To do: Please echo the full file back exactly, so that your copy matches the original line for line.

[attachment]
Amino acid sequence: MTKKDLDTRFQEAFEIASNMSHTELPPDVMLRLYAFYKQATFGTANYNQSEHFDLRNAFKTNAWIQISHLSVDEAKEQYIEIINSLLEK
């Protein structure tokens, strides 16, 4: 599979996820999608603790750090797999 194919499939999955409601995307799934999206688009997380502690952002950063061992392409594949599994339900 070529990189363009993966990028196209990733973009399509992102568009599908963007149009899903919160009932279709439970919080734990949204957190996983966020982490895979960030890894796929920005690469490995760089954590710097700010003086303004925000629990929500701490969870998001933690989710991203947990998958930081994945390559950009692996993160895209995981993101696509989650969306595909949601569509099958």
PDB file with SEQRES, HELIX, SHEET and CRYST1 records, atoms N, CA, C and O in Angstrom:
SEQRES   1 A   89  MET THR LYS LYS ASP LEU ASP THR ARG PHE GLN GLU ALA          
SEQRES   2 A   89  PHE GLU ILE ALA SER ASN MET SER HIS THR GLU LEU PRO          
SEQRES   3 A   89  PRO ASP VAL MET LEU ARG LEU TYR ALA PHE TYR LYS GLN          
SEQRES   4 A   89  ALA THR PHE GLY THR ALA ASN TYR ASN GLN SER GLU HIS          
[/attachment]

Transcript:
Amino acid sequence: MTKKDLDTRFQEAFEIASNMSHTELPPDVMLRLYAFYKQATFGTANYNQSEHFDLRNAFKTNAWIQISHLSVDEAKEQYIEIINSLLEK
């Protein structure tokens, strides 16, 4: 599979996820999608603790750090797999 194919499939999955409601995307799934999206688009997380502690952002950063061992392409594949599994339900 070529990189363009993966990028196209990733973009399509992102568009599908963007149009899903919160009932279709439970919080734990949204957190996983966020982490895979960030890894796929920005690469490995760089954590710097700010003086303004925000629990929500701490969870998001933690989710991203947990998958930081994945390559950009692996993160895209995981993101696509989650969306595909949601569509099958």
PDB file with SEQRES, HELIX, SHEET and CRYST1 records, atoms N, CA, C and O in Angstrom:
SEQRES   1 A   89  MET THR LYS LYS ASP LEU ASP THR ARG PHE GLN GLU ALA          
SEQRES   2 A   89  PHE GLU ILE ALA SER ASN MET SER HIS THR GLU LEU PRO          
SEQRES   3 A   89  PRO ASP VAL MET LEU ARG LEU TYR ALA PHE TYR LYS GLN          
SEQRES   4 A   89  ALA THR PHE GLY THR ALA ASN TYR ASN GLN SER GLU HIS          